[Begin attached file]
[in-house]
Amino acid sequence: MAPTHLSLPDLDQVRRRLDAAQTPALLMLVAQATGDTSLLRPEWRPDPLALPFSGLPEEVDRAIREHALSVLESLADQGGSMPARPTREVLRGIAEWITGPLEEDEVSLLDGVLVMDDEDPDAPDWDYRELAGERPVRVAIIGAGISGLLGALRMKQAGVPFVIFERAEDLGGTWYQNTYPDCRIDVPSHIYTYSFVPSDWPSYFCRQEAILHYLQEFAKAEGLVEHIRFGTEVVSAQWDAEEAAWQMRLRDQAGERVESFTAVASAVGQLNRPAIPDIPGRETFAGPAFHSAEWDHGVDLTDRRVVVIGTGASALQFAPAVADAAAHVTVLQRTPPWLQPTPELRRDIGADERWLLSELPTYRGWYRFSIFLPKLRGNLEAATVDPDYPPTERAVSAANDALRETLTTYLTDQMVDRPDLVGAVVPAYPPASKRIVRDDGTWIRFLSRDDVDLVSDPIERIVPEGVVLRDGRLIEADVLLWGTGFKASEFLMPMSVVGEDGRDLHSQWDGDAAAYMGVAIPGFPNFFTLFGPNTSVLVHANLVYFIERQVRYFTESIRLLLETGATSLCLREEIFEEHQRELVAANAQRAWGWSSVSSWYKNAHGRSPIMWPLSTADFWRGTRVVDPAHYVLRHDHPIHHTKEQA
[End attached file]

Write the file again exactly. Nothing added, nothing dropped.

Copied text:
[in-house]
Amino acid sequence: MAPTHLSLPDLDQVRRRLDAAQTPALLMLVAQATGDTSLLRPEWRPDPLALPFSGLPEEVDRAIREHALSVLESLADQGGSMPARPTREVLRGIAEWITGPLEEDEVSLLDGVLVMDDEDPDAPDWDYRELAGERPVRVAIIGAGISGLLGALRMKQAGVPFVIFERAEDLGGTWYQNTYPDCRIDVPSHIYTYSFVPSDWPSYFCRQEAILHYLQEFAKAEGLVEHIRFGTEVVSAQWDAEEAAWQMRLRDQAGERVESFTAVASAVGQLNRPAIPDIPGRETFAGPAFHSAEWDHGVDLTDRRVVVIGTGASALQFAPAVADAAAHVTVLQRTPPWLQPTPELRRDIGADERWLLSELPTYRGWYRFSIFLPKLRGNLEAATVDPDYPPTERAVSAANDALRETLTTYLTDQMVDRPDLVGAVVPAYPPASKRIVRDDGTWIRFLSRDDVDLVSDPIERIVPEGVVLRDGRLIEADVLLWGTGFKASEFLMPMSVVGEDGRDLHSQWDGDAAAYMGVAIPGFPNFFTLFGPNTSVLVHANLVYFIERQVRYFTESIRLLLETGATSLCLREEIFEEHQRELVAANAQRAWGWSSVSSWYKNAHGRSPIMWPLSTADFWRGTRVVDPAHYVLRHDHPIHHTKEQA